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Source:thesimpledollar

A list of software that are the cream of the crop of open source software for Windows. Not only is every piece of it free, almost all of them directly replace expensive software packages.

1. Firefox
http://www.getfirefox.com/
Replaces Internet Explorer
If you haven’t switched to Firefox for your web browsing needs, do it now. It stops annoying popups and it has tons of amazing plugins that can make surfing the web even better. I could evangelize all day about Firefox, but one thing’s for sure: the first thing I do on any new Windows machine is run Internet Explorer just long enough to download Firefox.

2. Thunderbird
http://www.mozilla.org/thunderbird/
Replaces Microsoft Outlook or Eudora
Thunderbird is an email client that has five big things going for it: it’s free, it’s full featured, it’s lightweight and runs quick, it has an unparalleled spam filter, and it protects you from those ridiculous phishing attacks by clearly indicating which emails send you to a bogus website. If you’re not already using a web-based email solution, Thunderbird should be your client.

3. OpenOffice
http://www.openoffice.org/
Replaces Microsoft Excel and Microsoft PowerPoint
If you want to replace the rest of the Office suite, your best bet is OpenOffice. It includes very nice replacements for Excel and PowerPoint (and workable replacements for Access and other Office elements). In fact, I actually prefer their Excel and PowerPoint replacements to the real thing.

4. ClamWin
http://www.clamwin.com/
Replaces Norton AntiVirus or McAfee
ClamWin is a slick anti-virus software that’s quite easy to manage and is unobtrusive while keep your system free of viruses. That’s pretty much all I want from a package, so why pay money for McAfee to keep bugging me all the time?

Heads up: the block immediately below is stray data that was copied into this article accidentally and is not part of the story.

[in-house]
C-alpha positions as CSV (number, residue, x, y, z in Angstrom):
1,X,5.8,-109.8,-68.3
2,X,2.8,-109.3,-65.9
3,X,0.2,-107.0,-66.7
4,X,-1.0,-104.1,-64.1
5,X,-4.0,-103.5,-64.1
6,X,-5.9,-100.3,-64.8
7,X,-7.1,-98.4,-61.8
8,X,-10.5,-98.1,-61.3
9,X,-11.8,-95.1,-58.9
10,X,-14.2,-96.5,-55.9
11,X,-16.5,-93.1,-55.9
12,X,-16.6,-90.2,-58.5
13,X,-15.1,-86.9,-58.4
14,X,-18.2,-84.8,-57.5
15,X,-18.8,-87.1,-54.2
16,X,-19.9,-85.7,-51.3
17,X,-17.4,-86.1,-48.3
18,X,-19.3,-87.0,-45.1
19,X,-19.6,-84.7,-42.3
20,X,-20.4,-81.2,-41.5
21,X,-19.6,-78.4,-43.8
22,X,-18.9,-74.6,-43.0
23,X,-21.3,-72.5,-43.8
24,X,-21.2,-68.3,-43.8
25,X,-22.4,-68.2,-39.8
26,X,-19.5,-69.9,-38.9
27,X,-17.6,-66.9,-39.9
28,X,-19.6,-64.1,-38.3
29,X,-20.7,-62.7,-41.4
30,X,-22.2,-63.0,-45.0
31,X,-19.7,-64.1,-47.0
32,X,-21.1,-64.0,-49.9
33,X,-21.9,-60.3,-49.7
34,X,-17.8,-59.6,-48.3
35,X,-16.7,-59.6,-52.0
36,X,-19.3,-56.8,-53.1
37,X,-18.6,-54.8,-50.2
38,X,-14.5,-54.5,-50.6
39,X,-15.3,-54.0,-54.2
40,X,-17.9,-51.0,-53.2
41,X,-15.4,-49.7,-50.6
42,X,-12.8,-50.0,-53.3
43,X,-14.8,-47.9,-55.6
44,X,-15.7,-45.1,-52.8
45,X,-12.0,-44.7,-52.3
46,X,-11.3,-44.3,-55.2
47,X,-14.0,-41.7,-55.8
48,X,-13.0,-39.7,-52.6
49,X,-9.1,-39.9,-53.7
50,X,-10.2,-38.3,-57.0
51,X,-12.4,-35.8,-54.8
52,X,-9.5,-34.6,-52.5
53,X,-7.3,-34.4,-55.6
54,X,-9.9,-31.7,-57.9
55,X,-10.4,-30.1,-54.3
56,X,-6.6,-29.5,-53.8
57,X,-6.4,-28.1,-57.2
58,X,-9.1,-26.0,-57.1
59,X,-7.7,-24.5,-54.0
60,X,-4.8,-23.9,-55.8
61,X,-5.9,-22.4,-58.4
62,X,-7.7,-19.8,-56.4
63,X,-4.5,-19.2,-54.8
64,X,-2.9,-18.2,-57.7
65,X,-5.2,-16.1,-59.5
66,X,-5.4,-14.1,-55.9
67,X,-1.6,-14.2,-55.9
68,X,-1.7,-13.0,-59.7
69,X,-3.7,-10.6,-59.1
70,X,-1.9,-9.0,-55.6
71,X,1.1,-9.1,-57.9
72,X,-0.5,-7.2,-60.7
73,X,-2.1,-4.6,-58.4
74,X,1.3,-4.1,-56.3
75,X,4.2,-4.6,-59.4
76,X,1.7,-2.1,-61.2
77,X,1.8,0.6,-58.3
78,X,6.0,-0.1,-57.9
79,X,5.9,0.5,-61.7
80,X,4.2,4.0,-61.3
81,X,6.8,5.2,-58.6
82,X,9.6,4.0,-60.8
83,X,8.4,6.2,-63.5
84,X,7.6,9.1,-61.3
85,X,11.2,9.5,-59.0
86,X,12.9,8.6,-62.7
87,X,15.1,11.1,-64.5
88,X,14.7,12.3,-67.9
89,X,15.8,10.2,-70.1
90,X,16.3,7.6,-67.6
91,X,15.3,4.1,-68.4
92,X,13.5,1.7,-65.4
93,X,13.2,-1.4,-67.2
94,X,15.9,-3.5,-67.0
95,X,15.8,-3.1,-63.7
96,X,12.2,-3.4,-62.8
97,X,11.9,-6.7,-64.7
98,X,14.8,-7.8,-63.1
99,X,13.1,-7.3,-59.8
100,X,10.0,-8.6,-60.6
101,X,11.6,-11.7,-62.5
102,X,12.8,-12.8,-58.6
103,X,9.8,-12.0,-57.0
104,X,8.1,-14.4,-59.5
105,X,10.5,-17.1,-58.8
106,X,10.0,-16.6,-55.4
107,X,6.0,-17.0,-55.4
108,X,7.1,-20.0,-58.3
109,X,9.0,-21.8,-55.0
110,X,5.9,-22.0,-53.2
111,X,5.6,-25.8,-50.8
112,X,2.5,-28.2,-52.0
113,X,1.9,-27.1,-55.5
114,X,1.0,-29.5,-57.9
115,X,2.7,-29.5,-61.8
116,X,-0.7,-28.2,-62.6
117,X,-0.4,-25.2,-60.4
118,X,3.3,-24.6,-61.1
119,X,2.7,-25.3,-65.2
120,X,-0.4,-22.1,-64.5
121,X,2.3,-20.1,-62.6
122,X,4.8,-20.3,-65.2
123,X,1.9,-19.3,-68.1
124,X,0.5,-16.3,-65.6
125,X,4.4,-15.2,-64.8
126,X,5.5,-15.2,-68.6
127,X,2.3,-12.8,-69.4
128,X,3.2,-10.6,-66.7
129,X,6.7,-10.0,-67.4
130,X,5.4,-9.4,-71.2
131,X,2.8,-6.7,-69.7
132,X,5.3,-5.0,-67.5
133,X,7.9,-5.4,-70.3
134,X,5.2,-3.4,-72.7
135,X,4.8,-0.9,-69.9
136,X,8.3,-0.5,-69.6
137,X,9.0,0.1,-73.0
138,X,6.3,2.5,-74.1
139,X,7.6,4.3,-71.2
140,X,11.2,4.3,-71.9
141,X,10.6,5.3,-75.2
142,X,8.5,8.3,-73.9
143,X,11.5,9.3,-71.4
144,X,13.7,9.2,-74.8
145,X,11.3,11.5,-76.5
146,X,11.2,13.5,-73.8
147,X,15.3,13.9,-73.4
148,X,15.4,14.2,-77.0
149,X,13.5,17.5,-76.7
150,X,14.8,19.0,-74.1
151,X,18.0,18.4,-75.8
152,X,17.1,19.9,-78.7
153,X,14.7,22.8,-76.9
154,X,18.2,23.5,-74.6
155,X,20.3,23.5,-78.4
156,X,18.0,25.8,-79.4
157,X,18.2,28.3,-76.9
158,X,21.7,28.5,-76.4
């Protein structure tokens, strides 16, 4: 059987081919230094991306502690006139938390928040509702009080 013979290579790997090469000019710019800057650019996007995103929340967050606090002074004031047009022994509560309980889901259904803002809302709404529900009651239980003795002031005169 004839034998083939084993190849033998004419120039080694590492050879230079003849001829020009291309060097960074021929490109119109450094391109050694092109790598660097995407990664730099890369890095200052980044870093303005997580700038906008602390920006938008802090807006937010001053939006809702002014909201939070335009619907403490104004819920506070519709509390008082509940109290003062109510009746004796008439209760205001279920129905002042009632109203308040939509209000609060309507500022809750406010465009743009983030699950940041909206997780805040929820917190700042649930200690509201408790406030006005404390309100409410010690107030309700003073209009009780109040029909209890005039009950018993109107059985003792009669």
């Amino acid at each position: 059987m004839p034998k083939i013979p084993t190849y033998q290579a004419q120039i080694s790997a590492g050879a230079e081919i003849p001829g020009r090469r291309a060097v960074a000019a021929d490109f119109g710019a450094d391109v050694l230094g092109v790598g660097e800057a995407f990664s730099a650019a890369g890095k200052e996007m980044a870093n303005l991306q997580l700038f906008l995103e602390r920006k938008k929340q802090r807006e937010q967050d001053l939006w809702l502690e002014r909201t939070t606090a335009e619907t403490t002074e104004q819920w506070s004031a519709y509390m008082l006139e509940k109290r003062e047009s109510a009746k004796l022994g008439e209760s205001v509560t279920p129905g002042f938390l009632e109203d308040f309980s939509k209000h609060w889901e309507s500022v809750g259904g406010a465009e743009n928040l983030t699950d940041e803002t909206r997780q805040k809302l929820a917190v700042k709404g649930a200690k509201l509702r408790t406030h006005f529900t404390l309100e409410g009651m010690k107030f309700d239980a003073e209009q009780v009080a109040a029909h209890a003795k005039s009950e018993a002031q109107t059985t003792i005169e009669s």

5. GIMPShop or GIMP

http://www.gimpshop.net/ or http://www.gimp.org/

Replaces Adobe Photoshop
This is a version of the GNU Image Manipulation Program that does a pretty solid job of imitating Adobe Photoshop – a regular user of Photoshop (like me) can adapt to it quite quickly. It’s very richly featured and runs quite well – in fact, I see no reason to ever go back, even if Photoshop were free.

6. Gnucleus
http://www.gnucleus.com/Gnucleus/
Replaces LimeWire, BearShare, etc.
Sure, LimeWire and BearShare are free, but why not just get the same basic software without all of the spyware? Gnucleus is pretty much identical to those software packages – but without all that extra junk that slows down your computer.

7. VLC Media Player
http://www.videolan.org/vlc/
Replaces Windows Media Player, Quicktime, RealPlayer, etc.
If you get tired of having tons of media players on your computer, get this package that runs pretty much every media type you’ll run across without breaking a sweat.

8. KeePass
http://keepass.sourceforge.net/
Unique but essential
KeePass is a program that securely stores and manages the abundance of passwords we all use on a daily basis. I have literally hundreds of usernames and passwords spread out all over the place; KeePass keeps them all for me and keeps them safe.

9. TrueCrypt
http://www.truecrypt.org/
Unique but essential
TrueCrypt enables you to convert a memory stick into a strongly encrypted data storage device, meaning that you can store personal data on it without worrying about losing it and having personal information get out and about. I use it to keep some of my most personal data off of my laptop and strongly secured, just in case.

10. Audacity
http://audacity.sourceforge.net/
Unique but essential (for some)
If you’re interested in recording your own podcast (or just want to make your own voice recordings for whatever reason), Audacity and a microphone are pretty much all you need to get the job done. I’m not much for podcasting (let’s just say I don’t have a radio voice), but I use Audacity for other voice recording purposes.

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